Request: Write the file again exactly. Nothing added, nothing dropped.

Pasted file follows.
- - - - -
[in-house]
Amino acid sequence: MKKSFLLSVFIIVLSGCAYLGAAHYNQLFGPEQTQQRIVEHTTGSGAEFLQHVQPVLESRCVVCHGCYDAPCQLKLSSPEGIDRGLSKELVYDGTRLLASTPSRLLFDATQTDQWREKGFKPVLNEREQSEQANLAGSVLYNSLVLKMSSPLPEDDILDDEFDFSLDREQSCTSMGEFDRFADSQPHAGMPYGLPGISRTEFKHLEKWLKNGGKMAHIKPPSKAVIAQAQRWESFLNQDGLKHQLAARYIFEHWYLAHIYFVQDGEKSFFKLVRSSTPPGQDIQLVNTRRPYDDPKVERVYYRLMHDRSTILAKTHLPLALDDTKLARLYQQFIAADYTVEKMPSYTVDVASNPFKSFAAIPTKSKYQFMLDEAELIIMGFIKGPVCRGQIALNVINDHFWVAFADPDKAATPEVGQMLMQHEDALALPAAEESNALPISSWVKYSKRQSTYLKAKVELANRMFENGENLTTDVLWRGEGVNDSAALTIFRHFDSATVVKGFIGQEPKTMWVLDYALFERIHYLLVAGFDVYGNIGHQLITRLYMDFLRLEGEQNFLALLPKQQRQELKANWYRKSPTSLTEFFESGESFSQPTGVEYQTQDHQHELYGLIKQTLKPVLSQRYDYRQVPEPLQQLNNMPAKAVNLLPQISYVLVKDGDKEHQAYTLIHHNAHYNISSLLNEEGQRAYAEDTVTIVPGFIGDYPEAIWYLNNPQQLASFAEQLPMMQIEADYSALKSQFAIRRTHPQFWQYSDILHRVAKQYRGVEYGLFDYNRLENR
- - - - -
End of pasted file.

[in-house]
Amino acid sequence: MKKSFLLSVFIIVLSGCAYLGAAHYNQLFGPEQTQQRIVEHTTGSGAEFLQHVQPVLESRCVVCHGCYDAPCQLKLSSPEGIDRGLSKELVYDGTRLLASTPSRLLFDATQTDQWREKGFKPVLNEREQSEQANLAGSVLYNSLVLKMSSPLPEDDILDDEFDFSLDREQSCTSMGEFDRFADSQPHAGMPYGLPGISRTEFKHLEKWLKNGGKMAHIKPPSKAVIAQAQRWESFLNQDGLKHQLAARYIFEHWYLAHIYFVQDGEKSFFKLVRSSTPPGQDIQLVNTRRPYDDPKVERVYYRLMHDRSTILAKTHLPLALDDTKLARLYQQFIAADYTVEKMPSYTVDVASNPFKSFAAIPTKSKYQFMLDEAELIIMGFIKGPVCRGQIALNVINDHFWVAFADPDKAATPEVGQMLMQHEDALALPAAEESNALPISSWVKYSKRQSTYLKAKVELANRMFENGENLTTDVLWRGEGVNDSAALTIFRHFDSATVVKGFIGQEPKTMWVLDYALFERIHYLLVAGFDVYGNIGHQLITRLYMDFLRLEGEQNFLALLPKQQRQELKANWYRKSPTSLTEFFESGESFSQPTGVEYQTQDHQHELYGLIKQTLKPVLSQRYDYRQVPEPLQQLNNMPAKAVNLLPQISYVLVKDGDKEHQAYTLIHHNAHYNISSLLNEEGQRAYAEDTVTIVPGFIGDYPEAIWYLNNPQQLASFAEQLPMMQIEADYSALKSQFAIRRTHPQFWQYSDILHRVAKQYRGVEYGLFDYNRLENR